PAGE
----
By ROBERT CYRAN and LISA LEE
Is getting people to upload goofy pictures of cats and bad English signs a better business than venture capital? Cheezburger Network, the profitable publisher of “I Can Has Cheezburger?” and other absurd Web sites, recently raised $30 million to expand. That venture capitalists are skirmishing to finance oddball ideas that don’t need their cash is a good illustration of the industry’s problems.
Venture capital’s best returns historically have come from the information technology industry — in companies like Sun Microsystems and Oracle. The trouble is, traditional hot sectors like computer production and traditional software have matured. And the hottest area of growth — consumer Internet firms — doesn’t need much capital to thrive.
Companies like Cheezburger, founded by Ben Huh, need comparatively little cash to get off the ground. Input costs, whether they are servers or Internet bandwidth, continue to fall. The software needed to run Web sites is often available free. And finding customers online can be done in an instant if an idea catches on.
It is simple to start a company using savings or angel seed funds and to finance subsequent growth through internally generated cash flow. That is what Cheezburger did. Of course, venture capital can help supercharge growth: Cheezburger plans to hire extra programmers and introduce other improvements.
The upshot of not needing cash is that entrepreneurs can command huge prices for their babies, as Facebook has done by selling stock to Goldman Sachs at a $50 billion valuation. Others can take money off the table, as Groupon’s founders plan to do with part of the $950 million they recently raised. Though those deals may turn out O.K., it’s hard to see venture capital consistently earning outsize returns if business owners are in the driver’s seat in capital-raising negotiations.
This dynamic partly explains the poor returns of the average venture capital fund. A Cambridge Associates index shows venture capital has returned just 4.25 percent in the five years to Sept. 30, 2010, and negative 4.64 percent over the last decade. Considering the risk associated with start-ups and the need to lock up capital, it is no wonder new commitments to venture capital funds have declined four years in a row. You can has too many moneys chasing too few cheezburgers.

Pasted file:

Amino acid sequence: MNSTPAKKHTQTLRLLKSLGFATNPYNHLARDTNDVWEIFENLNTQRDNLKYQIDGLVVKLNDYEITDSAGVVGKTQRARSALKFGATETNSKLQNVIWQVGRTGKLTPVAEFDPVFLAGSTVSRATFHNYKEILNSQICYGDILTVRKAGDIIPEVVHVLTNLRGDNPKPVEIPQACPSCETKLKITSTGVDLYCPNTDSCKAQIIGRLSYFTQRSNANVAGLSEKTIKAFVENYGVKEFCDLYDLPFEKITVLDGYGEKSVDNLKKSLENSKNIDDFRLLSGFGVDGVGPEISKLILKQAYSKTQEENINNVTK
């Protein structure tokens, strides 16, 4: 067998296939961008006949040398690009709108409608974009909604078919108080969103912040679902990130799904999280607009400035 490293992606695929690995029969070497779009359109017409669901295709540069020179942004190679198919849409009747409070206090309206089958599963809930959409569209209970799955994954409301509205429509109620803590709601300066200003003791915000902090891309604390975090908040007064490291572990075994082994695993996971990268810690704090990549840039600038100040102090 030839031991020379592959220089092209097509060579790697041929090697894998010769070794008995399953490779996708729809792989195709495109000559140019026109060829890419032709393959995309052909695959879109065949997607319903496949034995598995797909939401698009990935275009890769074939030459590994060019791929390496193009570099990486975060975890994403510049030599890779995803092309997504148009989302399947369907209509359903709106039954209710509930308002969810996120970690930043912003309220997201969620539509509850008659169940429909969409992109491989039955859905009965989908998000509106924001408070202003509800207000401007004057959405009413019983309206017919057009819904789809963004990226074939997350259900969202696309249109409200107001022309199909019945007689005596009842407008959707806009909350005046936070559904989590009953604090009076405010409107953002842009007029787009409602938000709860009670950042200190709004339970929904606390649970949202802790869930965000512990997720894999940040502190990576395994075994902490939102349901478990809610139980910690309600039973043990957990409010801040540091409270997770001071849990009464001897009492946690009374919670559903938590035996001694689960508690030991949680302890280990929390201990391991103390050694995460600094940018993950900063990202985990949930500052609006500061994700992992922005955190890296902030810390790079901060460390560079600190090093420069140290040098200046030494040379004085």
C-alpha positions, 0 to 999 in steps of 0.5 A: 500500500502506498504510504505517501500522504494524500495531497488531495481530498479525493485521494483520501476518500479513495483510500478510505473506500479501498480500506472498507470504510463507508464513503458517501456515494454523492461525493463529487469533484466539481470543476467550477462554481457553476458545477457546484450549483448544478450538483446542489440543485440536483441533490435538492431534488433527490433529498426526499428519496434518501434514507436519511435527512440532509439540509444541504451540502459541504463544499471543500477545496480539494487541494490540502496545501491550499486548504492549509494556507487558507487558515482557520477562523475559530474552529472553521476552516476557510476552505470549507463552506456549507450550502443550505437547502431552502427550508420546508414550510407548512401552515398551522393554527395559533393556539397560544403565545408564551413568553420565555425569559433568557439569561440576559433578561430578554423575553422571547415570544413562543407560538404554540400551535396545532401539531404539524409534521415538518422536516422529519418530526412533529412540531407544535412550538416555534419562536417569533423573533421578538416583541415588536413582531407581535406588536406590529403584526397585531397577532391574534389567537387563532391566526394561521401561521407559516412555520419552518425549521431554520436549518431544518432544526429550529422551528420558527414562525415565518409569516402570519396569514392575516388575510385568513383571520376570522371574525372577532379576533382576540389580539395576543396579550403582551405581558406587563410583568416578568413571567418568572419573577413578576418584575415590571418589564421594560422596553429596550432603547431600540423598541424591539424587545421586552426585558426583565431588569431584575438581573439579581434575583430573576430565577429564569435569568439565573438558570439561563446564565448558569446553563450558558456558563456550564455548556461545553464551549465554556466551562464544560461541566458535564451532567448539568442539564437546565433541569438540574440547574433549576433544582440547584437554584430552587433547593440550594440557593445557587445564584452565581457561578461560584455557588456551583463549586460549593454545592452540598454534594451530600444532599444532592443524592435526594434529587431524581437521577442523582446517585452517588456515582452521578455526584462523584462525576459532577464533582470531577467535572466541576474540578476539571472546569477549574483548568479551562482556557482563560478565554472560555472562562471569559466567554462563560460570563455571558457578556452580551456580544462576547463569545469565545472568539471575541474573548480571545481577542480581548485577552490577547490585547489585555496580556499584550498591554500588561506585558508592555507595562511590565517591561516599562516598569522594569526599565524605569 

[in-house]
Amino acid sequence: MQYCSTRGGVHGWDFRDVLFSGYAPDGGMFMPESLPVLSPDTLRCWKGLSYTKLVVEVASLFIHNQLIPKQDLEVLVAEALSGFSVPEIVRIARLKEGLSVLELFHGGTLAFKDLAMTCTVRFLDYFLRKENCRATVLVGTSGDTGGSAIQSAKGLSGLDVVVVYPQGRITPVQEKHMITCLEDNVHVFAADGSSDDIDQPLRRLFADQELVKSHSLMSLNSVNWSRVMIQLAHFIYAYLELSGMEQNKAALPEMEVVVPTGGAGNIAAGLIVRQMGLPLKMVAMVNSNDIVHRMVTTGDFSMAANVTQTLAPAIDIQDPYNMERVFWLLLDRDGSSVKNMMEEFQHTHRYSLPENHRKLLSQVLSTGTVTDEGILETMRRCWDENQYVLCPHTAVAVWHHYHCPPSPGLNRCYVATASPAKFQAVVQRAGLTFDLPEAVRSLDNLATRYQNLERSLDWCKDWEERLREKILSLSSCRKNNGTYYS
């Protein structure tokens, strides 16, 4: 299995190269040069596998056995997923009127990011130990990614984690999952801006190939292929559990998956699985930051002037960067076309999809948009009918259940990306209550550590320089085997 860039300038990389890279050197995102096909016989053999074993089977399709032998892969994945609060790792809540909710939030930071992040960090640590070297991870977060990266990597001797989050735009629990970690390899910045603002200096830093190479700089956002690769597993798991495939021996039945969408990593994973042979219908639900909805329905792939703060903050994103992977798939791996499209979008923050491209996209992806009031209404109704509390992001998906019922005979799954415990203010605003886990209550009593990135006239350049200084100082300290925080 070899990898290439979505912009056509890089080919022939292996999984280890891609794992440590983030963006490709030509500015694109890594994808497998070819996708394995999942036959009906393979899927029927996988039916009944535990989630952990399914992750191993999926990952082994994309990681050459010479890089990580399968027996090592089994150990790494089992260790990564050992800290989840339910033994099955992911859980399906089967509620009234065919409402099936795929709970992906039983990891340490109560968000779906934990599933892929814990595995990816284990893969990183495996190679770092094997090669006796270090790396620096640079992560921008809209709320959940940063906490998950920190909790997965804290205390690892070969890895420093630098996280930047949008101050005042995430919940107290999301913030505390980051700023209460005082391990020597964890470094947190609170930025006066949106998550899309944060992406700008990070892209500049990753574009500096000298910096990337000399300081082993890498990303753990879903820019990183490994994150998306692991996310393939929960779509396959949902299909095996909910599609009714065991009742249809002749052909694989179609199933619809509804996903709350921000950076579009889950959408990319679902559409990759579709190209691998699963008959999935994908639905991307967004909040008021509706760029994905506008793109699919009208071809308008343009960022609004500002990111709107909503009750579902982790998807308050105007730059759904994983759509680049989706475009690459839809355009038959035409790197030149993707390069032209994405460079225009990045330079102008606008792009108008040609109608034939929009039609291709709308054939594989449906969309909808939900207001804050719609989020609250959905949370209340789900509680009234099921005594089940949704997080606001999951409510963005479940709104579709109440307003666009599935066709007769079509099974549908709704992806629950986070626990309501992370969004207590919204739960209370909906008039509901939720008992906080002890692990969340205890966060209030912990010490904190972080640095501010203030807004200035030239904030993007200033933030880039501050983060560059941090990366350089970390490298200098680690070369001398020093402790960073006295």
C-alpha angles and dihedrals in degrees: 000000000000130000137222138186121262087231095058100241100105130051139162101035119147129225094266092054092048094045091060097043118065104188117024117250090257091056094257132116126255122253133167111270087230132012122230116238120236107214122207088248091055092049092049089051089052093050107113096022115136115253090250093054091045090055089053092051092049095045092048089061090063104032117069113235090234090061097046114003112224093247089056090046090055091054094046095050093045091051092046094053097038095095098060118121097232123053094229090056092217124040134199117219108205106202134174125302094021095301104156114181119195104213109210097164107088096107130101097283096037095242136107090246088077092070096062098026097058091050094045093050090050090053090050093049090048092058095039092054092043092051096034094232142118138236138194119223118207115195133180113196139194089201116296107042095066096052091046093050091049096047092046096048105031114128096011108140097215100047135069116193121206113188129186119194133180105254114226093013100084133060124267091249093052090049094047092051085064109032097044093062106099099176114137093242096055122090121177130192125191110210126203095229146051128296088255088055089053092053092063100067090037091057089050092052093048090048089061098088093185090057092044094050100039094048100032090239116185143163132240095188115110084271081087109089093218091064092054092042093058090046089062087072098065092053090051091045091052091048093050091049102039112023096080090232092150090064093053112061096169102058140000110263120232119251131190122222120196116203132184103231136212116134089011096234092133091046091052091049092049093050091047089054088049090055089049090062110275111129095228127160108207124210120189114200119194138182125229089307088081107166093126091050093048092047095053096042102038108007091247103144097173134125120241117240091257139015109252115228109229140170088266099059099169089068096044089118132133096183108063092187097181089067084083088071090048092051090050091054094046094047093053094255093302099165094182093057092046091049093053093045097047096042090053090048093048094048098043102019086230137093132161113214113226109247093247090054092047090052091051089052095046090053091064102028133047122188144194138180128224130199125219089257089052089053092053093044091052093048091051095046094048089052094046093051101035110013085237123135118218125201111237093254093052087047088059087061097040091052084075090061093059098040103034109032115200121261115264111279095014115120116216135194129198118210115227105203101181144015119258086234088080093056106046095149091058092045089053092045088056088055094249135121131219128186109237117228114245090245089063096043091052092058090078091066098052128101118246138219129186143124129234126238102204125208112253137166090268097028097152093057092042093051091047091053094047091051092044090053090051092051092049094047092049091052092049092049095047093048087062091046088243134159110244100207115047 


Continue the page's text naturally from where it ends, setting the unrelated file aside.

Lifting the Veil
Cargill has validated the rules that govern Wall Street. By selling its majority stake in Mosaic, Cargill, the world’s largest private company, has lifted the veil a bit.
Newly available figures put Cargill’s value at about $55 billion. That is about the same as had been estimated before the Mosaic transaction, using multiples of its publicly traded agribusiness rival, Archer Daniels Midland.
Like many closely held companies, Cargill guards its privacy. But even 145-year-old family-controlled firms sometimes need to turn paper into cash. That is why Cargill has proposed to spin off its $24 billion stake in Mosaic, a producer of potash and phosphates. The event will provide the liquidity desired by the charitable trust set up by the late granddaughter of Cargill’s founder.
The transaction requires multiple financial contortions. These are created to make it tax-free for Cargill shareholders. The company is almost certainly holding Mosaic at a low cost basis, making the tax savings worth as much as $9 billion. To achieve this result requires a recapitalization, a debt exchange, a spinoff and share sales. It will require the wizardry of tax lawyers.
By contrast, valuing Cargill is simple. The charitable trust owns 17 percent of the company. For its portion of Cargill, the trust will receive 110 million shares of Mosaic. Assume that for this exchange, the trust is surrendering its whole stake in Cargill. Those 110 million shares, at Mosaic’s undisturbed price, are worth $9.4 billion. Scaling up from the trust’s stake in Cargill implies the company is worth about $55 billion.
That number sounds familiar. Before the spinoff was announced, one of the only reasonable ways to value Cargill was by comparing it to A.D.M. In the last 12 months, Cargill posted $114 billion of revenue and $4 billion of net income. Applying A.D.M.’s price-to-earnings multiple on Cargill led to a suggested market capitalization of $49 billion. Bankers undoubtedly used some more sophisticated measures like discounted cash flow to value Cargill. But they probably didn’t veer too far from what these cruder metrics spit out. It doesn’t always require a an M.B.A., to solve financial mysteries.